Remazolbrilliant Blue R (10 g) or Remazolbrilliant Black B (10 g) and sodium sulphate (100 g) are then added to the solution and dissolved with stirring. The temperature is increased to 60° C. and the solution stirred for a further 30 min. Trisodium phosphate (10 g) is then added and stirring continued for a further 30 min. The solution is poured into acidic ethanol and the dyed polysaccharide recovered as described in Example 1.
Dissolution of substrates according to the invention is illustrated with reference to the following Examples 3 and 4.
Substrate (2 g) was sprinkled into a beaker of vigorously stirred hot water with the addition of a few drops of sodium hydroxide solution (10% w/v) to neutralise traces of acid remaining in the polysaccharide from the preparation step. On stirring at 80°-90° C. for about 5 min., an aliquot (5 ml) of the desired buffer (2 M) was added and stirring continued. On complete dissolution the solution was cooled and the volume adjusted to 100 ml. The final preparation contained dyed substrate (2%) in 0.1 M buffer (phosphate or acetate) of desired pH.
Substrate (1 g) was sprinkled into a stirred beaker containing 1% NaOH (20 ml). Stirring was continued for 2 min. and water (40 ml) added with further stirring for a few min. followed by blending with an Ultra Turrax for 30 sec. HCl (2 ml), 2.5 M) was added to neutralise the solution and then acetate buffer (15 ml, 2 M, pH5) was added. The volume was then adjusted to 100 ml.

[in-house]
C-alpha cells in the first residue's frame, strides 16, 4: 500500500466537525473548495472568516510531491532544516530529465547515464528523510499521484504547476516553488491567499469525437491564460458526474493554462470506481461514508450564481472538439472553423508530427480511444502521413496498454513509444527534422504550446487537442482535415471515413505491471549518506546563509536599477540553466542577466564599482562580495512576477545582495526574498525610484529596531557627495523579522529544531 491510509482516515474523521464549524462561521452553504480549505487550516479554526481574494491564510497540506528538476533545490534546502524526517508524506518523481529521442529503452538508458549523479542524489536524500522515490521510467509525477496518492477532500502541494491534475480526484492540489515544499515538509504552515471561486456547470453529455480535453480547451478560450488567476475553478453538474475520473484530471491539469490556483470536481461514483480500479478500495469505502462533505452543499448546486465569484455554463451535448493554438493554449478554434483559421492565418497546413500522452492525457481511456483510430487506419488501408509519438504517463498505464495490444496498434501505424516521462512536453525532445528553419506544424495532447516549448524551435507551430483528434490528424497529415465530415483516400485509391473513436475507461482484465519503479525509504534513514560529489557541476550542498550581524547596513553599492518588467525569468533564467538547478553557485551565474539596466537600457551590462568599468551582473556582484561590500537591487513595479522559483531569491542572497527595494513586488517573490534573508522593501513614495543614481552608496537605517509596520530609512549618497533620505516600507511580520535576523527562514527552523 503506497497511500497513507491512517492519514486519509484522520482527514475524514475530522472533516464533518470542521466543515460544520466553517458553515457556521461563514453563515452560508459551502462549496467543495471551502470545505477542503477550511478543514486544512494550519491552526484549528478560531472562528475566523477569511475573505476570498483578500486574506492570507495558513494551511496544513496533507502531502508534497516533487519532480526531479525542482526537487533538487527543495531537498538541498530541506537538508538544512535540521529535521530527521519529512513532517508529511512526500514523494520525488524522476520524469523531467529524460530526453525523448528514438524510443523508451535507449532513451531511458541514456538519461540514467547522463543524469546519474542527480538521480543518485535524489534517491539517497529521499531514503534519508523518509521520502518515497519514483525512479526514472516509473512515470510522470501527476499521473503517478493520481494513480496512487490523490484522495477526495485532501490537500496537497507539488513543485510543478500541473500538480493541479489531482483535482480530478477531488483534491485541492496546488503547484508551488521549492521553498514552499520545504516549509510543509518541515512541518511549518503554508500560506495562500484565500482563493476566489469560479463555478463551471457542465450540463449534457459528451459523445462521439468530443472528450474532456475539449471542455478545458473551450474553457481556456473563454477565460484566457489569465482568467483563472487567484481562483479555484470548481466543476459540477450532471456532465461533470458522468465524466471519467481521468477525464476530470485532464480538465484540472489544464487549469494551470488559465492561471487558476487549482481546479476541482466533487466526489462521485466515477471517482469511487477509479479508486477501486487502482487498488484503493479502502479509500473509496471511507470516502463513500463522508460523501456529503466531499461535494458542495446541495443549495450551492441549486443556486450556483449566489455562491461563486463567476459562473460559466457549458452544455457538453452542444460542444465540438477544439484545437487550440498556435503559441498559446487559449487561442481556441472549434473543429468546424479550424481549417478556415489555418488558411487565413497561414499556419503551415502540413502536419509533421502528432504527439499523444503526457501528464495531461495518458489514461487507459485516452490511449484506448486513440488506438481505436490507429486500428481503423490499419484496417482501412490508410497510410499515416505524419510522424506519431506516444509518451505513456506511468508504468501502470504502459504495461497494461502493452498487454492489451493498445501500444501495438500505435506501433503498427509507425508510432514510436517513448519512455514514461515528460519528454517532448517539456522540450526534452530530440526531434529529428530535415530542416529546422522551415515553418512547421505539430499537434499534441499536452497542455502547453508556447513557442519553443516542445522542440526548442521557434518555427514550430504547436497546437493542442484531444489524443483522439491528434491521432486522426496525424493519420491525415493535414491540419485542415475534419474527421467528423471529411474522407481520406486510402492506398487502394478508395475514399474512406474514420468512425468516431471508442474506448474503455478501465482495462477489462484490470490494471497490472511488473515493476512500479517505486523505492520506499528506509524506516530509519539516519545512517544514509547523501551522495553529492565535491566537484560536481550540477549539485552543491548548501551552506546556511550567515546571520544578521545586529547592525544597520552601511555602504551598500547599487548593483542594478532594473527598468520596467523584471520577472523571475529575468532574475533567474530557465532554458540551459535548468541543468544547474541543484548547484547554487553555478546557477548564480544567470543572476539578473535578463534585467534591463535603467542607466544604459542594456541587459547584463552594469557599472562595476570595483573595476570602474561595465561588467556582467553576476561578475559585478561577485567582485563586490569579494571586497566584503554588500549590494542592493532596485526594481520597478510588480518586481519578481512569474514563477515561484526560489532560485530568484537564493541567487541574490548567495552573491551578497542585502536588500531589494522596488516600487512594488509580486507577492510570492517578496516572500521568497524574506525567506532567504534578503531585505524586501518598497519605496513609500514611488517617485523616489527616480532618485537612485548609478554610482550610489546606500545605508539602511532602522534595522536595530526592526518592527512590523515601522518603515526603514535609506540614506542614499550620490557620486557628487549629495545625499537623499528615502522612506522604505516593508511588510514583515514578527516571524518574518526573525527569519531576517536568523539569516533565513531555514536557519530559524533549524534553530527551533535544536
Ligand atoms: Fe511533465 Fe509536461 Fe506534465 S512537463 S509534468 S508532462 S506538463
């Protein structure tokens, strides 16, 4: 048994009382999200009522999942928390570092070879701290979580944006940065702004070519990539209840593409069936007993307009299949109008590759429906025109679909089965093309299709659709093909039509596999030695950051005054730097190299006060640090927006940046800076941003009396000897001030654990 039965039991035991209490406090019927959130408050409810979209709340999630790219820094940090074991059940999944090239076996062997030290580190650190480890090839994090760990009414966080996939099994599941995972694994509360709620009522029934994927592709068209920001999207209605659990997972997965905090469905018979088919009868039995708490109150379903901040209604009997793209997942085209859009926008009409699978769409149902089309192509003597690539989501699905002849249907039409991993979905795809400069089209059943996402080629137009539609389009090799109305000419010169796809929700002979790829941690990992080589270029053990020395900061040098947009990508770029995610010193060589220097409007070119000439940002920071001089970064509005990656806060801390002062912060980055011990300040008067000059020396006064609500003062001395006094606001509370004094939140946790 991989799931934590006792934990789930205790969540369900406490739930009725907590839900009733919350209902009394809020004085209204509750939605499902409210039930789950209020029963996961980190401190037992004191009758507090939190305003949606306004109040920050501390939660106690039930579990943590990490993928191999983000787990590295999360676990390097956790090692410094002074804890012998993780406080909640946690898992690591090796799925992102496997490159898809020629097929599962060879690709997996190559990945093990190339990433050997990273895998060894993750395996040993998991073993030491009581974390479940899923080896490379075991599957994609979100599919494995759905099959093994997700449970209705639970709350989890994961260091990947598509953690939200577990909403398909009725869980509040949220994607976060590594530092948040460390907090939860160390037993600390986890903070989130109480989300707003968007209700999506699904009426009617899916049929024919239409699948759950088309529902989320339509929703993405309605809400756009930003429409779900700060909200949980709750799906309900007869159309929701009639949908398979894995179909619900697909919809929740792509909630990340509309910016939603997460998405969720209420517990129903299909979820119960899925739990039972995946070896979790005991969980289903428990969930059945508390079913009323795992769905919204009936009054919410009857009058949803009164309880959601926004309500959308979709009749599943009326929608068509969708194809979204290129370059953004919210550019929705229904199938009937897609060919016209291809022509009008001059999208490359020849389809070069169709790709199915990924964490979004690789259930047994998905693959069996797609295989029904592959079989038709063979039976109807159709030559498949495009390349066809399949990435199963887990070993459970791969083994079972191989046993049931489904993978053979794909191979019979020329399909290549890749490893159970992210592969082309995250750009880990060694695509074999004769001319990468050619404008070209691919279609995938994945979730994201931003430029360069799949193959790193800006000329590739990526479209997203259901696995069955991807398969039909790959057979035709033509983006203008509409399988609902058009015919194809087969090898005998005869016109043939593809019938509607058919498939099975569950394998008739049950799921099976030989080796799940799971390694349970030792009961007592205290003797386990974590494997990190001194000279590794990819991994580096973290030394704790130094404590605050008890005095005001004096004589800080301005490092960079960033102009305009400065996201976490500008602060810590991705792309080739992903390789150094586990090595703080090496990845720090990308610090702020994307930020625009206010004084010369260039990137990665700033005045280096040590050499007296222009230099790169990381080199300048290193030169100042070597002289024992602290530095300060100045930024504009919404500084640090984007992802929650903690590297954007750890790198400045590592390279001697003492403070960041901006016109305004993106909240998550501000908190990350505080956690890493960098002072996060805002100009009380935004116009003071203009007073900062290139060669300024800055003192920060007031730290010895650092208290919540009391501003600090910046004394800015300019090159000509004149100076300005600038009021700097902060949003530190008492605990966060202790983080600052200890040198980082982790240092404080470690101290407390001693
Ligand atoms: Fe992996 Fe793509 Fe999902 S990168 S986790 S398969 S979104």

The assay of polysaccharide endohydrolases using substrates according to the invention is illustrated in the following Examples 5 and 6.
The assay procedure involved incubating 0.1 ml. of enzyme preparation with 0.5 ml of substrate (2%) at 37° or 40° C. Reaction was terminated by adding 2.5 ml of a precipitant containing 80% ethyleneglycol mono methyl ether; 0.3 M sodium acetate buffer, pH5; and 0.4% zinc acetate. The solution was stirred, centrifuged (1,000 g) and the absorbance (590 nm) of the supernatant solution measured. This absorbance value can be directly related to International Enzyme Units of activity.
Enzyme preparation (0.5 ml) is incubated with substrate (0.1 ml, 1.0%) at 40° C. Reaction is terminated and unhydrolysed dyed polysaccharide precipitated by the addition of an aliquot (3 ml) of acidic ethanol (5% HCl in ethanol).
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|U.S. Classification||435/18, 536/120, 536/18.1, 536/117, 536/56, 536/18.7, 536/45, 536/118, 435/22|
|International Classification||C12Q1/34, C12Q1/40|
|Cooperative Classification||G01N2333/924, C12Q1/34, C12Q1/40|
|European Classification||C12Q1/34, C12Q1/40|